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I am a British citizen and my fiance is American. Last year he got deported and a 2 year ban from entering the UK.
This is because we stayed in Dublin for 3 months, then the UK for just over 3 months. We thought that we were doing nothing wrong as the maximum amount of time you can stay in the UK as a visitor is 6 months. But because Dublin and UK are a common travel area they told us that the 3 months in Dublin counted towards the UK stay.

I want to meet up with him in Amsterdam, however, many of the flights have a transfer in Dublin. I was wondering if the UK ban would apply to Dublin, seeing as we stayed there initially which is what triggered the UK ban.
Would they turn him away when he arrives there? Are there exceptions if its a flight transfer/layover?

  • Thanks for the help. The ticket has already been purchased, now I am really afraid. Should we request a refund, It was bought less than 24 hours ago.. – Steph Jordan Apr 20 '17 at 13:17
  • I'd be very surprised if you couldn't find an affordable flight direct to Schiphol or even a transfer through a Schengen airport. – ratchet freak Apr 20 '17 at 15:02
  • From America to Amsterdam is around £1200 average... Not really affordable, and thats with 2 stops.. – Steph Jordan Apr 20 '17 at 15:51
  • NYC to Amsterdam direct flight can be as cheap as £650 depending on the time and date. Guess it depends on where in America he's departing from. – mercurial Apr 20 '17 at 18:17
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A reentry ban issued by the UK does not affect movement in or through the Republic of Ireland in a strict legal sense. Ireland is a different country and hence outside the UK's sovereignty. So whatever happens falls to the Garda Síochána to decide.

Having said that there's an open data sharing between the UK and the ROI (and by proxy the USA). And the Garda may decide that your fiance's UK ban makes passing through the ROI an unacceptable absconding risk.

Your fiance has noticed that flights passing through the Republic are generally cheaper.

Would they turn him away when he arrives there?

This is unlikely. A more likely scenario is where your fiance is flagged up in the Advanced Passenger Information scheme and he will be unable to board the aircraft. This would not be from the ban itself, but as explained there's a high absconding risk which the Garda may decide is unacceptable.

Are there exceptions if its a flight transfer/layover?

There are no exceptions of any help to your fiance. However nothing prevents your fiance from applying to the Irish Naturalisation and Immigration Service for a transit visa. Doing so avoids the chances of wasted airfares and the distress of a denied boarding.

Please help! Thanks

Given that a ban is in effect within the EEA, your fiance should absolutely apply for a Schengen Short Stay Visa (Netherlands variant) before leaving. Alternatively you may wish to effect a rendez-vous in the US.


Note: User Calchas (to whom thanks) strengthens this answer by providing a relevant entry from the Travel Information Manual Automatic (TIMATIC)...

"Additional Information: - Visitors holding passports containing a British inadmissible stamp could be refused entry."

Note that the language uses modal verbs which means the Garda have the option, but not the obligation, to refuse entry (or boarding permission). So it is my own conclusion that they will refuse, even though the ban was issued in a different country.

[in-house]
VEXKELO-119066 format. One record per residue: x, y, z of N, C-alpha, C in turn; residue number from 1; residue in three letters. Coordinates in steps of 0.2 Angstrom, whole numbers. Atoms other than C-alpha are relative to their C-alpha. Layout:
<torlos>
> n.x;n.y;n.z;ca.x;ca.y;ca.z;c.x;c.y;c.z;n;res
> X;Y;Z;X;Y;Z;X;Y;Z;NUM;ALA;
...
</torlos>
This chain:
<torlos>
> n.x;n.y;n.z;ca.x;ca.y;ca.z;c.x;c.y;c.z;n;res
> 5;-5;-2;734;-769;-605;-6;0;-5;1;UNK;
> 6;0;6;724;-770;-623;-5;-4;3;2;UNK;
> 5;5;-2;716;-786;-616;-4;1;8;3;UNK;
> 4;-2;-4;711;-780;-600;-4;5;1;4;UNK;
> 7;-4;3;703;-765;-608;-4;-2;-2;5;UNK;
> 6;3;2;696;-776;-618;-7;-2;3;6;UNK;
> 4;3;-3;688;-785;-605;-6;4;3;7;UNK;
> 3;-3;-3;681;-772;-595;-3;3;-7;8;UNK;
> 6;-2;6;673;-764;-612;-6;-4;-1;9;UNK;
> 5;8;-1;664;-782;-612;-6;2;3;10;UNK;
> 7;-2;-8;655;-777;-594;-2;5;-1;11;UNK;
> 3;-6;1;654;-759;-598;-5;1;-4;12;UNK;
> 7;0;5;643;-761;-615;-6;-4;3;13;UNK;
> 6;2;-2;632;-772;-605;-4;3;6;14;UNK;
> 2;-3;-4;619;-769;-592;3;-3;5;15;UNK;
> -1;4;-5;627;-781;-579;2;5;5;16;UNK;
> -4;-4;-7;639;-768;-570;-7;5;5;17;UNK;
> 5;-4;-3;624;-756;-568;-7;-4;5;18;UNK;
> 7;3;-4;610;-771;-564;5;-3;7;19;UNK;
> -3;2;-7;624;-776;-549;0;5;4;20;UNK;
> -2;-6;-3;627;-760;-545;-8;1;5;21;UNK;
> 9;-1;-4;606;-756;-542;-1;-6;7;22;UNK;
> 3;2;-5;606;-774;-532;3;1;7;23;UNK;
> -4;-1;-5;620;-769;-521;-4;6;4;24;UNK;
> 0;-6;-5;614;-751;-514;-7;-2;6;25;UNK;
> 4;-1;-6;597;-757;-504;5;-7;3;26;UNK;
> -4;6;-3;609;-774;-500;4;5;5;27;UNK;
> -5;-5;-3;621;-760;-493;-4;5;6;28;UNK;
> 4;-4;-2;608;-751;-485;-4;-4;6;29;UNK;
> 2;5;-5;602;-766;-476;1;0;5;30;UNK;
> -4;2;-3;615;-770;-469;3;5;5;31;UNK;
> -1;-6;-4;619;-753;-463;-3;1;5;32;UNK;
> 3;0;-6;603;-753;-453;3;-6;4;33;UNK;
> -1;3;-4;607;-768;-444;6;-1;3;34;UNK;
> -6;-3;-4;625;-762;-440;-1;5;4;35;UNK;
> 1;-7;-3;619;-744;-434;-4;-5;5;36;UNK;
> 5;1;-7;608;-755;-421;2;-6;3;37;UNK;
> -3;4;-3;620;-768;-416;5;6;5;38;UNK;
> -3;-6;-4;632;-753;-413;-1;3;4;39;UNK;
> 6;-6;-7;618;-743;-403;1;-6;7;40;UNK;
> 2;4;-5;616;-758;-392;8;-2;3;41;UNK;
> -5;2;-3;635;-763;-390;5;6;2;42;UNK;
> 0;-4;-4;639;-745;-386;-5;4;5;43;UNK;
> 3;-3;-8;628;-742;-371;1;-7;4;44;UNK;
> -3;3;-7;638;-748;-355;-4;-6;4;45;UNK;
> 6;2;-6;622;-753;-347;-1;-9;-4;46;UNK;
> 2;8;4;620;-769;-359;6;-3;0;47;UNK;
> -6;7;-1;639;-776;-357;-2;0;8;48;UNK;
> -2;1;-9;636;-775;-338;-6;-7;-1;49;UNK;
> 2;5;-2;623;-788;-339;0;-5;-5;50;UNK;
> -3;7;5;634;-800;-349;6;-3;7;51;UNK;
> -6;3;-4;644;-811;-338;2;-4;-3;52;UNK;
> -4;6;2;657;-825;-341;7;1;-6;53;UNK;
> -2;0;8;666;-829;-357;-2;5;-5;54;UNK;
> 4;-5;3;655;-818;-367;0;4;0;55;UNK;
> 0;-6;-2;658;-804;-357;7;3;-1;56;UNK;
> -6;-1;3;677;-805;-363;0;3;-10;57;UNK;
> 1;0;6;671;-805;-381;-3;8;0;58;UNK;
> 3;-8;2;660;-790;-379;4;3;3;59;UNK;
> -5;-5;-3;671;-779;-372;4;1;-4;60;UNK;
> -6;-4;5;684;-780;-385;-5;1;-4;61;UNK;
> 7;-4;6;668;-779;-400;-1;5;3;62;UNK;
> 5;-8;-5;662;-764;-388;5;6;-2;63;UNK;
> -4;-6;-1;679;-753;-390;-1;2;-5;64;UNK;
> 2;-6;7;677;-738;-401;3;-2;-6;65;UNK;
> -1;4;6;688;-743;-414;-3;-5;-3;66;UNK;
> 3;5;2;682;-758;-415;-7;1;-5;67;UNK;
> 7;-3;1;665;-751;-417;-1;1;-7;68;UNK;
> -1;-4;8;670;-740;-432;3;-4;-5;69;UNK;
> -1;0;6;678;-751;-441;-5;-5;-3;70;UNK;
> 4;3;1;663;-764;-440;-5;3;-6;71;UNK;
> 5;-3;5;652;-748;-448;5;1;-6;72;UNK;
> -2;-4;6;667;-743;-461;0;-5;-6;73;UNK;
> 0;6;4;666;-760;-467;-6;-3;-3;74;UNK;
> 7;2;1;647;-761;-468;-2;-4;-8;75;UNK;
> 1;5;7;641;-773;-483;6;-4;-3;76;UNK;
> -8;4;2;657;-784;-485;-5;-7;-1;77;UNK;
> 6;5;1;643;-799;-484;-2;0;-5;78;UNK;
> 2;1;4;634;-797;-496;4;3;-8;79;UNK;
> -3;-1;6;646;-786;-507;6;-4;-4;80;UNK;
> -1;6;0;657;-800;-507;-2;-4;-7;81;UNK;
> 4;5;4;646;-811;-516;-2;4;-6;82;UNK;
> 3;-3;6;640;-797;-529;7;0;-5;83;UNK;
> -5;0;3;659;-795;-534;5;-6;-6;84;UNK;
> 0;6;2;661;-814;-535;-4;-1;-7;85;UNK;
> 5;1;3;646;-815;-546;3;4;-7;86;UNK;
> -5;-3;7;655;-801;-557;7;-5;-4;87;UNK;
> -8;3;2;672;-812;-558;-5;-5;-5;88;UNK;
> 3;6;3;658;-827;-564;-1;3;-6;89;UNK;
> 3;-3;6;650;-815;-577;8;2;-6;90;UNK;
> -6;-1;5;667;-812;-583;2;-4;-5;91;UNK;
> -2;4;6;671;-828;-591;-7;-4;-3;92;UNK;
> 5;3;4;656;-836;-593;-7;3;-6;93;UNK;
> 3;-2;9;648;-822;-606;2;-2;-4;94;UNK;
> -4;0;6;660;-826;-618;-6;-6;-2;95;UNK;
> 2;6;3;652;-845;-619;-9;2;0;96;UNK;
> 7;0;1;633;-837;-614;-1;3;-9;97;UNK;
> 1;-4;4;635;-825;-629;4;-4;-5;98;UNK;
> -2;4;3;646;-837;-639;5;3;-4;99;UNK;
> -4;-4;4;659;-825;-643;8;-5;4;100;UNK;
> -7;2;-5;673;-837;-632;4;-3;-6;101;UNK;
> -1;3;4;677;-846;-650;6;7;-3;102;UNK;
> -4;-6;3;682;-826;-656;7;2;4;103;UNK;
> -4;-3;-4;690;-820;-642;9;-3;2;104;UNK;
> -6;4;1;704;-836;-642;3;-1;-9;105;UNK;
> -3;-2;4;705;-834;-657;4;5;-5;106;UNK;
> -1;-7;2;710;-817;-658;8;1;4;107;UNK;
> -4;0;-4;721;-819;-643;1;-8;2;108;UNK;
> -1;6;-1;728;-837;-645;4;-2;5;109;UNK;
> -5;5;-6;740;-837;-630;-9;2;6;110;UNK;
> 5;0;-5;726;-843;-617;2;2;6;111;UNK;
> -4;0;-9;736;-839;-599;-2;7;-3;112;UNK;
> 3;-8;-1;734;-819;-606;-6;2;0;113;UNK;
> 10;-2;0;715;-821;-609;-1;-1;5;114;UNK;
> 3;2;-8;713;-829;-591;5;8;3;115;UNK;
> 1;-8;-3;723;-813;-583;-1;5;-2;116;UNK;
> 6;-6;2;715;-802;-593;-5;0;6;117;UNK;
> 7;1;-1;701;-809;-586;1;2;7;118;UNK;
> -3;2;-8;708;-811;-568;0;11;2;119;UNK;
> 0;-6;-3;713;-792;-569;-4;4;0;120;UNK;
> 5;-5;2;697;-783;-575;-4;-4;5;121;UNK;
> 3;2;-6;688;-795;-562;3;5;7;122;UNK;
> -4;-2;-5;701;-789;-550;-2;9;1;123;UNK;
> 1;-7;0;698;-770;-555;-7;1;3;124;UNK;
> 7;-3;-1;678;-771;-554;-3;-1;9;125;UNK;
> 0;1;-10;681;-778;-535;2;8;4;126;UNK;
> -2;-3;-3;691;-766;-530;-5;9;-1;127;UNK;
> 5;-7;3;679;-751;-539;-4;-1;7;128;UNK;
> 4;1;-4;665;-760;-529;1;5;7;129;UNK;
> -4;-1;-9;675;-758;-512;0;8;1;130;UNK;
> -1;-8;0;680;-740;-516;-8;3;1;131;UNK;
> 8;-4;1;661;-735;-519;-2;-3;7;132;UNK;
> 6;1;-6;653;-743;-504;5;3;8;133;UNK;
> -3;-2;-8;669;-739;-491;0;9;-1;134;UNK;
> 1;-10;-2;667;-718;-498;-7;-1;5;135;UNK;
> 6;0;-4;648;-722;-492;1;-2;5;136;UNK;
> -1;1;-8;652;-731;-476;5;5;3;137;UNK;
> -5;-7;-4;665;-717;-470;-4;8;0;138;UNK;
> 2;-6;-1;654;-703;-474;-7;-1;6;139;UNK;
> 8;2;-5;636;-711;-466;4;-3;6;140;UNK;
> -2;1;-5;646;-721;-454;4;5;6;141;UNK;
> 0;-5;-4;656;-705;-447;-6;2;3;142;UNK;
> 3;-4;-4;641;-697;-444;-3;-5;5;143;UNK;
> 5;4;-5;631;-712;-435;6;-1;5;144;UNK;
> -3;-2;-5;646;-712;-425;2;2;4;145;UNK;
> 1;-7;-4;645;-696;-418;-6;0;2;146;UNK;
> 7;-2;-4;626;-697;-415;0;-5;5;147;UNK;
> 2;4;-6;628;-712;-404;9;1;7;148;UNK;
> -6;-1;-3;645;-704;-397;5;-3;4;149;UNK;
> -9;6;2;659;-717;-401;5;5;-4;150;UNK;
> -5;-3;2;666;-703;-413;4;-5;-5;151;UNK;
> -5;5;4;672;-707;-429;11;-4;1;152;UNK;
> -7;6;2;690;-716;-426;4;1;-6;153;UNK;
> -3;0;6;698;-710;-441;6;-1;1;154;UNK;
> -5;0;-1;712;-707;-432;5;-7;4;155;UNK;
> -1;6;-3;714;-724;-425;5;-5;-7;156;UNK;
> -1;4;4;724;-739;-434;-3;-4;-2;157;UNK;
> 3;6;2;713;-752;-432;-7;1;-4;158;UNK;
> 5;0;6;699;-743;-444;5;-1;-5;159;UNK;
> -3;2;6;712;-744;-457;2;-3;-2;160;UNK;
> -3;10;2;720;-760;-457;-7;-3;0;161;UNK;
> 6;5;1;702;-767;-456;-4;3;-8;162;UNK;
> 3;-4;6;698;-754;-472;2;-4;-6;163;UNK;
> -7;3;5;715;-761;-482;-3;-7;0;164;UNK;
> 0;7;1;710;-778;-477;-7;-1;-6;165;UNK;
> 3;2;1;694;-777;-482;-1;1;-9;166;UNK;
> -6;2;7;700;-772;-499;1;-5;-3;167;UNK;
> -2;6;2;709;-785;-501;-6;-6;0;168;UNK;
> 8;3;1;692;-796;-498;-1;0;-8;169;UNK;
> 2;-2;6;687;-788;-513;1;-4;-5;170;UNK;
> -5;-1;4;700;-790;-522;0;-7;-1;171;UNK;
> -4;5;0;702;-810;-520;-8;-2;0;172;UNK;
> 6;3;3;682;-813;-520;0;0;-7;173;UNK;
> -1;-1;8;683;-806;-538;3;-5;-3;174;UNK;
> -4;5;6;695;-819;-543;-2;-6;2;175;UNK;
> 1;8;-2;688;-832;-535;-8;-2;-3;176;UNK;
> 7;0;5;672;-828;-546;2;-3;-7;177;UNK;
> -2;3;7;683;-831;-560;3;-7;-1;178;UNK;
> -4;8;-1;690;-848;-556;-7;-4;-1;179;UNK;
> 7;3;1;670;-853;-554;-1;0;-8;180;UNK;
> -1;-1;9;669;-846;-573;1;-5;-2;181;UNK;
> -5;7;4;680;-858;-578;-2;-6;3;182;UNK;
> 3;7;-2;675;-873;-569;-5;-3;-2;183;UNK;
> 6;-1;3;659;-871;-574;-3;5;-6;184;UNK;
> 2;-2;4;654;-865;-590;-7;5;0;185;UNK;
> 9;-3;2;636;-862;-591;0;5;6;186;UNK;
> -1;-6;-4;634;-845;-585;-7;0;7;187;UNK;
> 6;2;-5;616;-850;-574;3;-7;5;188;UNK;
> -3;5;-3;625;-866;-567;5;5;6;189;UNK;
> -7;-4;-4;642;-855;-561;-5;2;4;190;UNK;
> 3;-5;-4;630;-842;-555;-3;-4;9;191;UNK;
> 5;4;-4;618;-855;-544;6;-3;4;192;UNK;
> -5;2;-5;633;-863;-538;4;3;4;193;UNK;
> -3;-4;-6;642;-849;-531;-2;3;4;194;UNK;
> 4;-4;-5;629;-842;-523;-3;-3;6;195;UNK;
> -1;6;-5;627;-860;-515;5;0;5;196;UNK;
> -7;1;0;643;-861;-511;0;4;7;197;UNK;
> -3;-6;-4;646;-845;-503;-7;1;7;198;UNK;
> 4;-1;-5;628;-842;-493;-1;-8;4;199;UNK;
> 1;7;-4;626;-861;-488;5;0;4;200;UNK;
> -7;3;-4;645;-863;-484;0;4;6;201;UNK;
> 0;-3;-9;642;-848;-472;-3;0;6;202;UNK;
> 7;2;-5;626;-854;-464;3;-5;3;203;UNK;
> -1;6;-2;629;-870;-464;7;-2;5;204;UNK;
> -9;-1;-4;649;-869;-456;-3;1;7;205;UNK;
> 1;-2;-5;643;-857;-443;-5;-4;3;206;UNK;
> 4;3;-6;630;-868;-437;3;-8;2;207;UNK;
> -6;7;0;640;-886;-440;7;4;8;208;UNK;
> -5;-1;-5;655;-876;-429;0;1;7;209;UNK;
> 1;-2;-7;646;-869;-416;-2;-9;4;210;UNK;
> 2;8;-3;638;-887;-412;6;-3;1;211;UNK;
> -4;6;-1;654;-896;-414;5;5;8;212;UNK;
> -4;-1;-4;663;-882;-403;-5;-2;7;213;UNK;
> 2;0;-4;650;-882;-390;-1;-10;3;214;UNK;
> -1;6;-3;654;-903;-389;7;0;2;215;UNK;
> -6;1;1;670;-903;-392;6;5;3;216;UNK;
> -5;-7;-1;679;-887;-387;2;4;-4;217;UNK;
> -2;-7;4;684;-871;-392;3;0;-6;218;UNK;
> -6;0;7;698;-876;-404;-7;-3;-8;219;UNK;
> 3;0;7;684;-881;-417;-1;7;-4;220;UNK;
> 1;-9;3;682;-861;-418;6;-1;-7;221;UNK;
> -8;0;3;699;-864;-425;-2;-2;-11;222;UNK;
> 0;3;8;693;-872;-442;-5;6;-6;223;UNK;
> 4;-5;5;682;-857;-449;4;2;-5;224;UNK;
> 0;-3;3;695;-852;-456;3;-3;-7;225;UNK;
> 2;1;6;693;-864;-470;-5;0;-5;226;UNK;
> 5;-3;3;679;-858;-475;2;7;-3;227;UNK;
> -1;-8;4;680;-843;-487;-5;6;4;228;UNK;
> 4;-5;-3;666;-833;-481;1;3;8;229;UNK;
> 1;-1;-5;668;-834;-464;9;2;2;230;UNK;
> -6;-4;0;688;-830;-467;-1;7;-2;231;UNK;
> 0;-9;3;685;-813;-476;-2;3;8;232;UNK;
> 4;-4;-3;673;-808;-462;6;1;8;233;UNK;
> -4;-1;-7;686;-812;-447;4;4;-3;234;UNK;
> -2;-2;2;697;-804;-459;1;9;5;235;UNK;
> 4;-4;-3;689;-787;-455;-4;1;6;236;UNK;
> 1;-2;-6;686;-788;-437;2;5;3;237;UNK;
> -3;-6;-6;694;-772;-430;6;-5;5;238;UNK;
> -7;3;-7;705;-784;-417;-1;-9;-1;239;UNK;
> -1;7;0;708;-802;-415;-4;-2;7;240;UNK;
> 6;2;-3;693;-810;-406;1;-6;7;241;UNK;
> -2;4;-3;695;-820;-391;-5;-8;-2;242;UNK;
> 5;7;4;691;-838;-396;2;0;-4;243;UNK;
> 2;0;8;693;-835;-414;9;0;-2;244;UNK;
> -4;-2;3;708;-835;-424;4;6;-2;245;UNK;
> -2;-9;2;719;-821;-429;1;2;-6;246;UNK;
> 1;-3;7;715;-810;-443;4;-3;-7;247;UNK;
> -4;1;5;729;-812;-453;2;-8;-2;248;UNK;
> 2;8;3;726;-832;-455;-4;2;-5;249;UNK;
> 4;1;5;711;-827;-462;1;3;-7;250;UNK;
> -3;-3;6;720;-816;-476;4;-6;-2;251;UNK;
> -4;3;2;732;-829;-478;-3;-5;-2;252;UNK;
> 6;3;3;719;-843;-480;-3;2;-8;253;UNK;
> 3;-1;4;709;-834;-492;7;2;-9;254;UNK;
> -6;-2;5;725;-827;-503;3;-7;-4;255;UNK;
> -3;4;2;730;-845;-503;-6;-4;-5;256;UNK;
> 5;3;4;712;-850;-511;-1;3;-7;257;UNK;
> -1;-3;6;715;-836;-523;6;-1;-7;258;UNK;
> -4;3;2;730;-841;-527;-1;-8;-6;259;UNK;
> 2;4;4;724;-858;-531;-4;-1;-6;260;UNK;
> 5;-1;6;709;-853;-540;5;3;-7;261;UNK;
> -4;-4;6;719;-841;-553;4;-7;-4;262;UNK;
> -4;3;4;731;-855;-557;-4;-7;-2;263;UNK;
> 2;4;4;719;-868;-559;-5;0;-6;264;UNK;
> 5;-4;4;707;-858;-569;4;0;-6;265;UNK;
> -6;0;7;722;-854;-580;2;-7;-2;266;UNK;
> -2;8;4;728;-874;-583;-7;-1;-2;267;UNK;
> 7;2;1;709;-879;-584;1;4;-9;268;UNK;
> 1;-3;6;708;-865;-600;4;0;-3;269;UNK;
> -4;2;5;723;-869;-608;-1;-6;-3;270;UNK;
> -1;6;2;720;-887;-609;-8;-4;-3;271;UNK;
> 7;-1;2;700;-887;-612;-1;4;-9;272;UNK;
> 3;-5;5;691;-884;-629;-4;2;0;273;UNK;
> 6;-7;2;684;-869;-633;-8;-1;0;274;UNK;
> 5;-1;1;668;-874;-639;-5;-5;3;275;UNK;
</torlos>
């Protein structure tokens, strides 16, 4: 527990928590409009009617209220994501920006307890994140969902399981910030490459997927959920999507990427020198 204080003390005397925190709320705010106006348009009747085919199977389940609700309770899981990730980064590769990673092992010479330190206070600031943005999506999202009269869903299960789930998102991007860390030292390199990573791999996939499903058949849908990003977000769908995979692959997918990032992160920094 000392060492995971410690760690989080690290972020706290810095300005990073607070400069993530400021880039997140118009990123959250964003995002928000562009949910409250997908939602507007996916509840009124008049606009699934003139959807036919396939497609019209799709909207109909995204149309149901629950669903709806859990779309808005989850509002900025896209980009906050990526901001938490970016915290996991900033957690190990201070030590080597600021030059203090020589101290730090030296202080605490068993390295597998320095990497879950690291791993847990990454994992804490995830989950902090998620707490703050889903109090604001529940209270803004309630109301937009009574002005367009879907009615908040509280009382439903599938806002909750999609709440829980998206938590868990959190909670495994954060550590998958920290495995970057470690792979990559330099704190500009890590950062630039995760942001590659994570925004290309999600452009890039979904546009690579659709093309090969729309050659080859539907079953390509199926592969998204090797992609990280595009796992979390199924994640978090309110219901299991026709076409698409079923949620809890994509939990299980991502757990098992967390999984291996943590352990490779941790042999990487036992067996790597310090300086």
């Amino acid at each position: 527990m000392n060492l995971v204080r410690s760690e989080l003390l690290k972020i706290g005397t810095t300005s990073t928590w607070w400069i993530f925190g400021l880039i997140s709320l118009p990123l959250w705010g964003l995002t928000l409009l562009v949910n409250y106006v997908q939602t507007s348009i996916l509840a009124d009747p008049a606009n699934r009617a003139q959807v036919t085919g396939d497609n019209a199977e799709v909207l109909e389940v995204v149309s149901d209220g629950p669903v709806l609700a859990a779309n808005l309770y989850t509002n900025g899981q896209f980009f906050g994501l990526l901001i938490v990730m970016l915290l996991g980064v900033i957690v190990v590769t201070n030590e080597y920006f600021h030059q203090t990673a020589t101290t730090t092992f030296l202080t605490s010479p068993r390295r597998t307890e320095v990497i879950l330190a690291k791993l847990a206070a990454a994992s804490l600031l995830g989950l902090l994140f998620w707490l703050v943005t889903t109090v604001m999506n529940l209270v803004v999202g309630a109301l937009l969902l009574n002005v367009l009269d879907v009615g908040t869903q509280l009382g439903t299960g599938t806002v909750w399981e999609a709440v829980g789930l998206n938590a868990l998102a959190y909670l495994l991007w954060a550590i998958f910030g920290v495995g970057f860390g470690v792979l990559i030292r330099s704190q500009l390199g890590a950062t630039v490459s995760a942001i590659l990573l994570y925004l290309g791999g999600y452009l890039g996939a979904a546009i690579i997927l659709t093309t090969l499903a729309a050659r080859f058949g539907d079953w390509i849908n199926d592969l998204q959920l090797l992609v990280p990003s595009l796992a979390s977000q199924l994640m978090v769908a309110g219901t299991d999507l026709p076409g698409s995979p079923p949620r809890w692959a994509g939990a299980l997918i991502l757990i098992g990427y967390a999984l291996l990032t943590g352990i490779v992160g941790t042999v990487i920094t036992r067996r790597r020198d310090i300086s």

The source for this quote is pay walled and cannot be accessed. A comparable substitute is here.


An observation from Crazydre (to whom a tip of the hat) that Schengen visas are not available to Americans...

You cannot get a Schengen short-stay visa as a visa-free national

...prompted an email enquiry to Elspeth Guild (who teaches the course on Schengen visas and a personal acquaintance for over a decade), and she replied...

...in practice US nationals do sometimes apply for Schengen visas and the applications are processed in the same was as if they were visa nationals. Does this help?

So the information that has been previously vectored on the net is likely misconceived or confused or outright wrong. It's a problem with visas and the internet in general. Visas are an emotive topic and it's actually a challenge to get to the bottom of things because people vector incomplete or inaccurate information. Don't use the net when something's important.

  • Do you have a source that the subject of a UK ban needs a Schengen visa? I believe you, and certainly understand the possibility of rejection at the Schengen border, but it's the first time I've seen it stated like that, and am curious if there are any references? – Zach Lipton Apr 20 '17 at 9:41
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    @ZachLipton there is no explicit reference stating that a Schengen is required. Since the fiance is American, the standard visa-on-arrival principle applies so legally end of story. However, movement within the EEA when there's a reentry ban in effect is adventurous to the extreme, hence my emphatic wording. – Gayot Fow Apr 20 '17 at 9:47
  • Thanks for the help. The ticket has already been purchased, now I am really afraid. Should we request a refund, It was bought less than 24 hours ago.. – Steph Jordan Apr 20 '17 at 13:23
  • Don't use the net? That's crazy. Don't use any old site and go to reputable sites like a given nations visa department website. – user59310 May 5 '17 at 11:05
  • @KeithLoughnane If the prohibition against issuing visas were real, it would be on the EU regulations site, otherwise a person cannot disprove a negative. – Gayot Fow May 10 '17 at 19:28

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